By now, most people understand how important a good credit score is when it comes to the approval of important things like a home mortgage, car loan, credit card, and more.
Unfortunately, though, errors do occur that can wreak havoc if left on your credit report. That’s why it is so important to monitor your credit score by obtaining a copy of your report each year to look for discrepancies and incorrect information.
What to do if Your Credit Report Has Errors
If you do find issues with your credit report, it is imperative that you tend to it immediately, as it could be a sign of a bigger problem, including identity theft.
Since there are three major credit reporting agencies in the U.S. – Experian, Equifax, and TransUnion – you will need to contact all of them, as they each have their own process of disputing incorrect information in your credit file. Alerting the credit bureaus and providing them with updated information will help ensure that the incorrect information is removed from your credit history with no negative reporting.
Here are the steps that need to be taken to correct any misinformation on file with the credit bureaus.
How to Correct Information on Your Credit Report
- Review Your Credit Report – Once you obtain a copy of your credit report and see the errors, you should then request a copy from the other two bureaus, as they may also be wrong. The most common errors include name and address, accounts that belong to someone with your same name, accounts reported as late or delinquent that are in good standing, fraudulent accounts in your name, double listing of debts, and incorrect balance/payment information.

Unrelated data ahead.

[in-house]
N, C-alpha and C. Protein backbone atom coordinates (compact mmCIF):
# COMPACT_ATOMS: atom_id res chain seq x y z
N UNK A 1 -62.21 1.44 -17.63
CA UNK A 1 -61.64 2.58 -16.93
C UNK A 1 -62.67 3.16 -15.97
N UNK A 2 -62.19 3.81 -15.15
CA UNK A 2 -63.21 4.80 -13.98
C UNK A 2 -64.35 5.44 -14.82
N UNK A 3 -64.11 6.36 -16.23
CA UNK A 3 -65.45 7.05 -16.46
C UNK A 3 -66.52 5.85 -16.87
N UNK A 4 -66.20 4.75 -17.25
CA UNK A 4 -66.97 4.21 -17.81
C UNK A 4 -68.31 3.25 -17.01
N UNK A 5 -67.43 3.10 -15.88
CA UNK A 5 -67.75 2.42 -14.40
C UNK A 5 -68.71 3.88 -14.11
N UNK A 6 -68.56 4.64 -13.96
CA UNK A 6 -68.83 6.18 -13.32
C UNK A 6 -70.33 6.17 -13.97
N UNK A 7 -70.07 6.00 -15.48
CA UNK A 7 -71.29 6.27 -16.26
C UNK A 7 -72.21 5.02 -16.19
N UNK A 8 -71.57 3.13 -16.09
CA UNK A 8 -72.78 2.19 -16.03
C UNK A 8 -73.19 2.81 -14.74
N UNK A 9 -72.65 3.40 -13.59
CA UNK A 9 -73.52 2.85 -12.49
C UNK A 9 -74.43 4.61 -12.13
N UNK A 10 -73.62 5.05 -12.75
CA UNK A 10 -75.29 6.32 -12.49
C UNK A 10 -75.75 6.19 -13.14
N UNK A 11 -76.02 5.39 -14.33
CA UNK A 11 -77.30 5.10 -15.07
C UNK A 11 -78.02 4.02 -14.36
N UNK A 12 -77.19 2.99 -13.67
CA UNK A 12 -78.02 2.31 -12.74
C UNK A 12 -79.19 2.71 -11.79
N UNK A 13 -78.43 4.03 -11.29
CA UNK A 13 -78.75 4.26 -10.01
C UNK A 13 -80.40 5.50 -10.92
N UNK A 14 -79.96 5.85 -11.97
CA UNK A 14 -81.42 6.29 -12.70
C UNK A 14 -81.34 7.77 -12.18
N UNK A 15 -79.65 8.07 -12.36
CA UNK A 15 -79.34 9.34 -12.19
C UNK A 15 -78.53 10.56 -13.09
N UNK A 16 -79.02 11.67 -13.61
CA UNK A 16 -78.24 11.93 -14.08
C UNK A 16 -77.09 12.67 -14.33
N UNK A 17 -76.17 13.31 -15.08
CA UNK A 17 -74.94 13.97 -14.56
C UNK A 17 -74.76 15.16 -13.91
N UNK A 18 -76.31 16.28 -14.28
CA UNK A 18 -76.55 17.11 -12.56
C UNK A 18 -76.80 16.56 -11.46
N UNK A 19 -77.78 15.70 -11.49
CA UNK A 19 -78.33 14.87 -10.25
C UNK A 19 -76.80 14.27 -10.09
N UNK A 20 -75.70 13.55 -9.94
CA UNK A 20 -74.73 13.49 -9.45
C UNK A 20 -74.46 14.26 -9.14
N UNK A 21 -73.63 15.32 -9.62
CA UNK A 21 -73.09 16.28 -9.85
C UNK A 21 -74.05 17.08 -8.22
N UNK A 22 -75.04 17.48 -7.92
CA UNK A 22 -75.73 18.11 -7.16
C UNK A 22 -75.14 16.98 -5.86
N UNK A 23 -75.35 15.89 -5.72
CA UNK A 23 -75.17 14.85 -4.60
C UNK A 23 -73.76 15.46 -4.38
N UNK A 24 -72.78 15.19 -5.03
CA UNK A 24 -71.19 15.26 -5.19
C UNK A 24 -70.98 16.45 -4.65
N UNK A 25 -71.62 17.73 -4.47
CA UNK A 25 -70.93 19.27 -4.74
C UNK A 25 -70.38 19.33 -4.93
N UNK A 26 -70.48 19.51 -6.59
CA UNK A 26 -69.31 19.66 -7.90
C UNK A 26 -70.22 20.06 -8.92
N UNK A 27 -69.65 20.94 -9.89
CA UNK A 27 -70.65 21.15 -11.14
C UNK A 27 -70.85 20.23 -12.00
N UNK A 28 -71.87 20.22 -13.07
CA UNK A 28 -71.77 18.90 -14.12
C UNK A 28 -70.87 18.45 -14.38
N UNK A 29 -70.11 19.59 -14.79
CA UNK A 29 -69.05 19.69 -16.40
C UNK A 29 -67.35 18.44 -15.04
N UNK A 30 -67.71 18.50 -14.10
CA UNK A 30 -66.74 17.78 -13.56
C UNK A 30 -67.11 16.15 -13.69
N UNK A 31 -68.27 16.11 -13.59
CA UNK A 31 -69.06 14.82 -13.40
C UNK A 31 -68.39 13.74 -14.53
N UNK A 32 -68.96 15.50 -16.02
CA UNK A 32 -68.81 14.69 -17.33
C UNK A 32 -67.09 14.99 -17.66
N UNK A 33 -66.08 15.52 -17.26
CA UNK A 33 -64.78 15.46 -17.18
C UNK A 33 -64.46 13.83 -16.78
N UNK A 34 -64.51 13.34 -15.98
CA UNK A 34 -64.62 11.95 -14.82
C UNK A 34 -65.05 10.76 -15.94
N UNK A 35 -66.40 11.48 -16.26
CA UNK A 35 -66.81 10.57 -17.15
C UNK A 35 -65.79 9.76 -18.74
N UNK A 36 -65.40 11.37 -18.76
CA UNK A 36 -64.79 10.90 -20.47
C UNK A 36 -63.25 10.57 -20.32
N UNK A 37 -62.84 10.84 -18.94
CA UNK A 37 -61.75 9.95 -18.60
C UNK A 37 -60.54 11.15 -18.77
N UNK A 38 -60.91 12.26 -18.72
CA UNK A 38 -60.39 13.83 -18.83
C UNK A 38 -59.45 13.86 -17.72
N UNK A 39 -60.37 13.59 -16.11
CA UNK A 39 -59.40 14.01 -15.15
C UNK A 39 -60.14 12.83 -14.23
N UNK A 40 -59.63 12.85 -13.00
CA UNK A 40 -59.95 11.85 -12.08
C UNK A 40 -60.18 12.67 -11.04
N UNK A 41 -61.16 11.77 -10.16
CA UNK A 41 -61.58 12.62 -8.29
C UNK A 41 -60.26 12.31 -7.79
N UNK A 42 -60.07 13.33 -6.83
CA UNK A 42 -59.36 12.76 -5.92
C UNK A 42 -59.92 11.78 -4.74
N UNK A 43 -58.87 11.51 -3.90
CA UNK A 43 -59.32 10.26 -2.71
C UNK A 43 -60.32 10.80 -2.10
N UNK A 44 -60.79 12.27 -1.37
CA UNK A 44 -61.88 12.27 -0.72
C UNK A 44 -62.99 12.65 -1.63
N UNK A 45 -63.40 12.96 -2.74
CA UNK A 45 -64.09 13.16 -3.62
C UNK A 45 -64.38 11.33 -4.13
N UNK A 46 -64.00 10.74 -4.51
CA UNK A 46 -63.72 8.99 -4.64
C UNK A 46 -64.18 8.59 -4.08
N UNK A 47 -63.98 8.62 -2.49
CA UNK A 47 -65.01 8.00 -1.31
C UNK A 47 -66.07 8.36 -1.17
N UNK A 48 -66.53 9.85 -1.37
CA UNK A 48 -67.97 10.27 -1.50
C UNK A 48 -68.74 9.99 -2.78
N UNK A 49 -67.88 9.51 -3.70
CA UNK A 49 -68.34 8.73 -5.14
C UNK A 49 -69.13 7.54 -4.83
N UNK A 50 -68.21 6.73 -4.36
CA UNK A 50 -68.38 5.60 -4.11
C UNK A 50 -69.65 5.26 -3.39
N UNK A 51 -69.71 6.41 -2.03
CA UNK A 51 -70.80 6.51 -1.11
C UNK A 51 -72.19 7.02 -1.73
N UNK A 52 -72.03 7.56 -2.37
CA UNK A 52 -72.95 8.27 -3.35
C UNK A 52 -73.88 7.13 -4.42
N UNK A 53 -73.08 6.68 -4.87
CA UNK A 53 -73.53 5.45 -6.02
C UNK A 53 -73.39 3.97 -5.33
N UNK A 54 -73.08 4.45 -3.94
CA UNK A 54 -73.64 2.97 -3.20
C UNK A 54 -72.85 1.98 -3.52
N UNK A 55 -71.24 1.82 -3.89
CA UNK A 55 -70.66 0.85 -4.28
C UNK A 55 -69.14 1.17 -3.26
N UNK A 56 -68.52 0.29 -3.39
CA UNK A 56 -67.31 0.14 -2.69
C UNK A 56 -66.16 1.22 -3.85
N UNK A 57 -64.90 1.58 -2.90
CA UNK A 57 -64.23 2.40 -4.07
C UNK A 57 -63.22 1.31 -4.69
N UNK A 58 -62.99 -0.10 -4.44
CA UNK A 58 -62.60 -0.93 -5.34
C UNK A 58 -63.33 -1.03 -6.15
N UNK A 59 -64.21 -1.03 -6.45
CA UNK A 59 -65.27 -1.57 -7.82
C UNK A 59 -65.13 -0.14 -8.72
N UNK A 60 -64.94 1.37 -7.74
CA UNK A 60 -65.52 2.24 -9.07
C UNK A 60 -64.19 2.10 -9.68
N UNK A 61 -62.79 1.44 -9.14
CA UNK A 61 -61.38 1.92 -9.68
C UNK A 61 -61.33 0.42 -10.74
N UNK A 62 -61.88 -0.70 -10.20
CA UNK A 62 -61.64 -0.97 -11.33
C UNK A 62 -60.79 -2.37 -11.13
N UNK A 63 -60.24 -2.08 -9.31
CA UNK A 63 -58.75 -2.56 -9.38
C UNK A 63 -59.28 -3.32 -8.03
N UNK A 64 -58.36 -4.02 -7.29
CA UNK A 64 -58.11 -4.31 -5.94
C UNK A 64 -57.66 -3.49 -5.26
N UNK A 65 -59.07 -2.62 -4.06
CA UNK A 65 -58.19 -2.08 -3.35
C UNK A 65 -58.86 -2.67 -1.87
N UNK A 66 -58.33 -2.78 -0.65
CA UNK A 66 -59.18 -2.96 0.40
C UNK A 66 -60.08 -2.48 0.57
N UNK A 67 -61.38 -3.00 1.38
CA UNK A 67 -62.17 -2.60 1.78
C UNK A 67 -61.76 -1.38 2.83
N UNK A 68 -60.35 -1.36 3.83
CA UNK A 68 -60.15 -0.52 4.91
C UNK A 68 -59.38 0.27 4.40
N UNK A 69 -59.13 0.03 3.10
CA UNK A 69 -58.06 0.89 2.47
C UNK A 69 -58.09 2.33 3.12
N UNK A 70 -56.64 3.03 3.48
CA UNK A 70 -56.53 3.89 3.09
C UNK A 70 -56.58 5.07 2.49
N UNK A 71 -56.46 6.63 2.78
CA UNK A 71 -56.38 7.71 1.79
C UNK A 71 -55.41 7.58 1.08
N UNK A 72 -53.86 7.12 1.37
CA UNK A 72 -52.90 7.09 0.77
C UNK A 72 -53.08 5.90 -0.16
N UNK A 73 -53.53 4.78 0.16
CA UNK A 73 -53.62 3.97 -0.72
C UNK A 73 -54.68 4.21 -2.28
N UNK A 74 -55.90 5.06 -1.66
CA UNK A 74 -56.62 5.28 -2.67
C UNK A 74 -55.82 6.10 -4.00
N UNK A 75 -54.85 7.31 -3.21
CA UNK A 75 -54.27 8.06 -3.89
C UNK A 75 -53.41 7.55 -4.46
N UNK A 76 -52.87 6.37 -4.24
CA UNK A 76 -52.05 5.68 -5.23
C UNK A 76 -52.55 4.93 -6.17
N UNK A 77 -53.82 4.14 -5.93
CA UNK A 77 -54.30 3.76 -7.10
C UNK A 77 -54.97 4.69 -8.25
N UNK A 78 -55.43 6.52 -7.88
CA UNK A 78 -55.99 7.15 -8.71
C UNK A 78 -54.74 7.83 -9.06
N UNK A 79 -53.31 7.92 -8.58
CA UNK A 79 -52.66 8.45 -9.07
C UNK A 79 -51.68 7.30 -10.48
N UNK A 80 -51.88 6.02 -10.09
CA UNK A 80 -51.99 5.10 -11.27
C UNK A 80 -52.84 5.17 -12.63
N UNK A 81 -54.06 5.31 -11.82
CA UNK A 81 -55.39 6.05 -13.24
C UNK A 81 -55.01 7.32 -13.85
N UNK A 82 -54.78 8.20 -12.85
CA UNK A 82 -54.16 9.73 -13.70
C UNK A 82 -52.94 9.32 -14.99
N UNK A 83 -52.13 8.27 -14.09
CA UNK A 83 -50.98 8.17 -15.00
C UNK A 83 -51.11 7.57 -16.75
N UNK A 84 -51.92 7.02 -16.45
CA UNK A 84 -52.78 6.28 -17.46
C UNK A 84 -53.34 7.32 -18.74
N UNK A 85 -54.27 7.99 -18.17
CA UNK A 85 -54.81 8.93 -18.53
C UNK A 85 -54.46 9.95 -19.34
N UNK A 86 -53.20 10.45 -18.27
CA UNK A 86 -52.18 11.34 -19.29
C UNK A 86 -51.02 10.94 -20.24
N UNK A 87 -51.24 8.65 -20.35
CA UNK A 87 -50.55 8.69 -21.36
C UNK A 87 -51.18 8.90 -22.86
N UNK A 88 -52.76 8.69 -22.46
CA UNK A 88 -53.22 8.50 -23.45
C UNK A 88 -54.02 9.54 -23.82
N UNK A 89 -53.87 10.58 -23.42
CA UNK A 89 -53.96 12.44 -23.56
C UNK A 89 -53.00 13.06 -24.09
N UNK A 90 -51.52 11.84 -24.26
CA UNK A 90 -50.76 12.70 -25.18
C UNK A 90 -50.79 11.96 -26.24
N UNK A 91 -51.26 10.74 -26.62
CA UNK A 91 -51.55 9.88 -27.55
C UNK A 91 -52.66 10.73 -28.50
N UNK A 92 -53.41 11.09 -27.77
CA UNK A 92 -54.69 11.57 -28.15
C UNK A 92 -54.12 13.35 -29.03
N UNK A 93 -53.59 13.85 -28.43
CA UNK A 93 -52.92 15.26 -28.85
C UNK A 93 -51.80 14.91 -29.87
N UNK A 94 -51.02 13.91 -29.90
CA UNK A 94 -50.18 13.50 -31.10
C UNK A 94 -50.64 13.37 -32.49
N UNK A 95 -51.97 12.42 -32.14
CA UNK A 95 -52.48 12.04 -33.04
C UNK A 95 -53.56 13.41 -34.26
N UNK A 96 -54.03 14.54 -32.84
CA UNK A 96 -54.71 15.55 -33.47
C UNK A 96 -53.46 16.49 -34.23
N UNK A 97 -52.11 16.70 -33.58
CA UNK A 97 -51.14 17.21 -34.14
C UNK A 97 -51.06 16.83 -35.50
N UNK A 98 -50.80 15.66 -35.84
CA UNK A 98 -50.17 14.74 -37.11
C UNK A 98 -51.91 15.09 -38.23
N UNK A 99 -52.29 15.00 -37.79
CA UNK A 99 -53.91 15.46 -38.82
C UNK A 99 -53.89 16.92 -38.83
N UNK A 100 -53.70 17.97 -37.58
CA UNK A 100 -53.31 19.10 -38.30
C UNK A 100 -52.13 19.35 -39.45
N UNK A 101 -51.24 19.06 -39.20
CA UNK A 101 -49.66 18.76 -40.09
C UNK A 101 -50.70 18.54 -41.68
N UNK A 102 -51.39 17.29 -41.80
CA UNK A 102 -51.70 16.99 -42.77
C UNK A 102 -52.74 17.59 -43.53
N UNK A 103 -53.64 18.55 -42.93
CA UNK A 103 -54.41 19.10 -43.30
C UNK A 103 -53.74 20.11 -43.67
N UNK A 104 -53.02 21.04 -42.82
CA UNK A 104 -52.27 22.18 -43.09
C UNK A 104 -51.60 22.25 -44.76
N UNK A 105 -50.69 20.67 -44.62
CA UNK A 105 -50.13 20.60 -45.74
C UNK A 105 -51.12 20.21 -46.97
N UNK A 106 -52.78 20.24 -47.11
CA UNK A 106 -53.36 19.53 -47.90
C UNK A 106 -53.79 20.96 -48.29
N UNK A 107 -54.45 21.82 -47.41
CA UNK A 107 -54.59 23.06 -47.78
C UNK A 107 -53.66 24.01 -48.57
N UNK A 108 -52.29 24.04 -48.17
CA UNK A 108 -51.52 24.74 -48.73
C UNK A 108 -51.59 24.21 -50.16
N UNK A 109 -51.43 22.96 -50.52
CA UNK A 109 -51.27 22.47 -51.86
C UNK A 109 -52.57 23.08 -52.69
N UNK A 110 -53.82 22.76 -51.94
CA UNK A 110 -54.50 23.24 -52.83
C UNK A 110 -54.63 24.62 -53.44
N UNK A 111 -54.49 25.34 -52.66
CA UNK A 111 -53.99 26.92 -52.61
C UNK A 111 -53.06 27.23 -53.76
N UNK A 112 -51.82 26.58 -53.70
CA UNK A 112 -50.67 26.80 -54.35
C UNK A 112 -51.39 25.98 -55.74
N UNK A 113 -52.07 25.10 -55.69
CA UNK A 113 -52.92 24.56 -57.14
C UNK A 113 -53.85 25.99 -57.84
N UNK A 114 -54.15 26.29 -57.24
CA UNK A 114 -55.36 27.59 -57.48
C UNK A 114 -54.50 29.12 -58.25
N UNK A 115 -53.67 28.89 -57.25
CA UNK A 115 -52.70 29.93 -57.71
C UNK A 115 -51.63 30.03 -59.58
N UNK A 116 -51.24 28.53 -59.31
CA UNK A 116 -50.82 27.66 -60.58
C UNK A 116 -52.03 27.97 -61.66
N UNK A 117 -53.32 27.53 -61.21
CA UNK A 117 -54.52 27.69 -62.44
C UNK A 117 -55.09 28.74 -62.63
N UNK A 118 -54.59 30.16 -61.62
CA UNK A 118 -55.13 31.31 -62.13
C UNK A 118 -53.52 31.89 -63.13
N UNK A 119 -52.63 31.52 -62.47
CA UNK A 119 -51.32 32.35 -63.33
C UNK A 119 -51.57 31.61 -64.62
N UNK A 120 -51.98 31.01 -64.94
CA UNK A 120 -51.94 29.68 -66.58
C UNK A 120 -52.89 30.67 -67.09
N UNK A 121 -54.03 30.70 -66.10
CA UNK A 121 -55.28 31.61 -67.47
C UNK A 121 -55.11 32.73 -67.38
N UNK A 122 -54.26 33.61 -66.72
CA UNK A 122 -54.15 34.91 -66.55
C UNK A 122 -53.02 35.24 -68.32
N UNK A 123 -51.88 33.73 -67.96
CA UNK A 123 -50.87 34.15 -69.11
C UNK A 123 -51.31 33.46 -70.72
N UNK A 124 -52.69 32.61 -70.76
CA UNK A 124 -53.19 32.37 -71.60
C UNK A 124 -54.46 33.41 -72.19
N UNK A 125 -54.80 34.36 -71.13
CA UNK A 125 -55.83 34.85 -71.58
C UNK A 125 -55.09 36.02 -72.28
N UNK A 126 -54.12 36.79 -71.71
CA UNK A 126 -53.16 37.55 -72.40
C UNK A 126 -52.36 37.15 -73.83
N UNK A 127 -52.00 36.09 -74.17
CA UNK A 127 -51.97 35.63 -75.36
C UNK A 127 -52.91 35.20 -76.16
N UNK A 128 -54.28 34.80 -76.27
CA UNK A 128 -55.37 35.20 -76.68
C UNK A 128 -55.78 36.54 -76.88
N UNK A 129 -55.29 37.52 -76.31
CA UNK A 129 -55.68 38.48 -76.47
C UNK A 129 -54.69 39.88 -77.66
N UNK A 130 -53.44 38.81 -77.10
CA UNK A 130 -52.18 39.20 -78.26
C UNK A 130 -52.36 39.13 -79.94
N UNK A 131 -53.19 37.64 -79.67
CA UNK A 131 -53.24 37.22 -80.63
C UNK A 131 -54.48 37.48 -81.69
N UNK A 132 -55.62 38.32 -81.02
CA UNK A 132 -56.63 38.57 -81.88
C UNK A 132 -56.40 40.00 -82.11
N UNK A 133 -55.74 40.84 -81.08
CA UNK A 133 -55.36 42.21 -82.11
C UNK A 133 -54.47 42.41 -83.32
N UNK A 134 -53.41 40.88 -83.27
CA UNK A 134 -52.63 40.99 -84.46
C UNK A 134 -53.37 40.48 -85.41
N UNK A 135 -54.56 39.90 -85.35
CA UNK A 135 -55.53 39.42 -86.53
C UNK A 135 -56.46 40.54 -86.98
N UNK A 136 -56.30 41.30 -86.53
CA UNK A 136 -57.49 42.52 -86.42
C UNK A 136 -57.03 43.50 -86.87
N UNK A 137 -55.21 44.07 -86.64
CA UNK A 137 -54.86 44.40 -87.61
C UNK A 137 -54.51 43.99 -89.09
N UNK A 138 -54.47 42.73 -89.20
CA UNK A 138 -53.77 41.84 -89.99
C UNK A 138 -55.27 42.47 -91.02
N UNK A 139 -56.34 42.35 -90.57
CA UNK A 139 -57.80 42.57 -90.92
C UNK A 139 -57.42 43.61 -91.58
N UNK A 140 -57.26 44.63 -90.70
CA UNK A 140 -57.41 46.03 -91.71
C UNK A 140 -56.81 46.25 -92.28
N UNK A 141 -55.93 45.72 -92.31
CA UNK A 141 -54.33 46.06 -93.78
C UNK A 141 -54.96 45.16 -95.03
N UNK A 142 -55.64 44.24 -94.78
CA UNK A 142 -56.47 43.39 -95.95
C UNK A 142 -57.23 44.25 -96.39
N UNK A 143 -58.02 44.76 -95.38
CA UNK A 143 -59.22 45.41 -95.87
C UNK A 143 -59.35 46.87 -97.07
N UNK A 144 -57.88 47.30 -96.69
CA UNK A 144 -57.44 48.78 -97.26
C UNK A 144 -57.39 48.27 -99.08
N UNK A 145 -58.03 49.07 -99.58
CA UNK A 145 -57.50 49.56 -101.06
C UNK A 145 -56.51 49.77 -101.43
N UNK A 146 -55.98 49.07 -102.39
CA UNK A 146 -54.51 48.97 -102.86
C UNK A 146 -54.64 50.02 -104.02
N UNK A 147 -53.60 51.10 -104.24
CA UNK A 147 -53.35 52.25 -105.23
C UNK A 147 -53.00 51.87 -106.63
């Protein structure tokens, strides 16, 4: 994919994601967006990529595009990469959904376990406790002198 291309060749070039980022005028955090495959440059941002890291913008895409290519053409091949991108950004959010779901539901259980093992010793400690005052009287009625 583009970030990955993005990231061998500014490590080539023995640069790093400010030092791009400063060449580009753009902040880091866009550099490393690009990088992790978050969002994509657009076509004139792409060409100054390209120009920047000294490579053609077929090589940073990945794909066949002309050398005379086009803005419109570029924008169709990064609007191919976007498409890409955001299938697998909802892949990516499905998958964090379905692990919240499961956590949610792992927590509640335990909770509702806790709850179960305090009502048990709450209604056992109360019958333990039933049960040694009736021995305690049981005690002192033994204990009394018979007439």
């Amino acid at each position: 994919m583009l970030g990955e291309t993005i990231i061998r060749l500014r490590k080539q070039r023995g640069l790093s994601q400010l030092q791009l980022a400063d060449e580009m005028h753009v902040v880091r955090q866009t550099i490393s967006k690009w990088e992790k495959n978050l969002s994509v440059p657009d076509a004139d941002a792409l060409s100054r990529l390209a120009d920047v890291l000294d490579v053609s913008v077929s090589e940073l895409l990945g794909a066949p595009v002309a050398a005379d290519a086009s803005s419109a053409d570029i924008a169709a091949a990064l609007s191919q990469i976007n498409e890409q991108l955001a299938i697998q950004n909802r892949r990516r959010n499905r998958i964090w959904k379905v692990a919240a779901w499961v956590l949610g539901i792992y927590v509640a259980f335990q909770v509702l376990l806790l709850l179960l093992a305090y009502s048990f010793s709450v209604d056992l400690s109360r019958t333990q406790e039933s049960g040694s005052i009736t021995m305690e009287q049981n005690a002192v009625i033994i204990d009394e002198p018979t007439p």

- Report Errors to Credit Bureaus – Every error found in your credit file should be reported to the credit bureau and disputed. Your dispute must be in writing and can be sent via certified mail to the credit bureaus or via the dispute form on the website of each major credit bureau. Be sure to include all relevant information including your name, address, and the incorrectly listed information on your credit report. Also be sure to include a copy of your recent credit report and highlight the error so there is no misunderstanding.
- Directly Contact the Business Who Made the Error – In addition to all three credit bureaus, you should also send the same letter to the business who made the mistake. This gives them a chance to correct the issue firsthand, perhaps even sooner than the credit bureau. Again, any correspondence should be sent via certified mail to ensure delivery has been made.
- Follow Up – Once the credit bureaus have investigated your dispute, you will be contacted with their findings. If they agree, the incorrect information will be removed. They may also request additional proof of the error and may even indicate that they do not view it as an error. Unless the problem is resolved, you should continue to dispute the information and explore your rights under the Fair Credit Reporting Act.
Taking these steps to ensure your credit report is error free is crucial for your financial future. Good credit is needed for home loans, credit cards, auto purchases, and more, so monitoring your credit file is a good habit for financial success.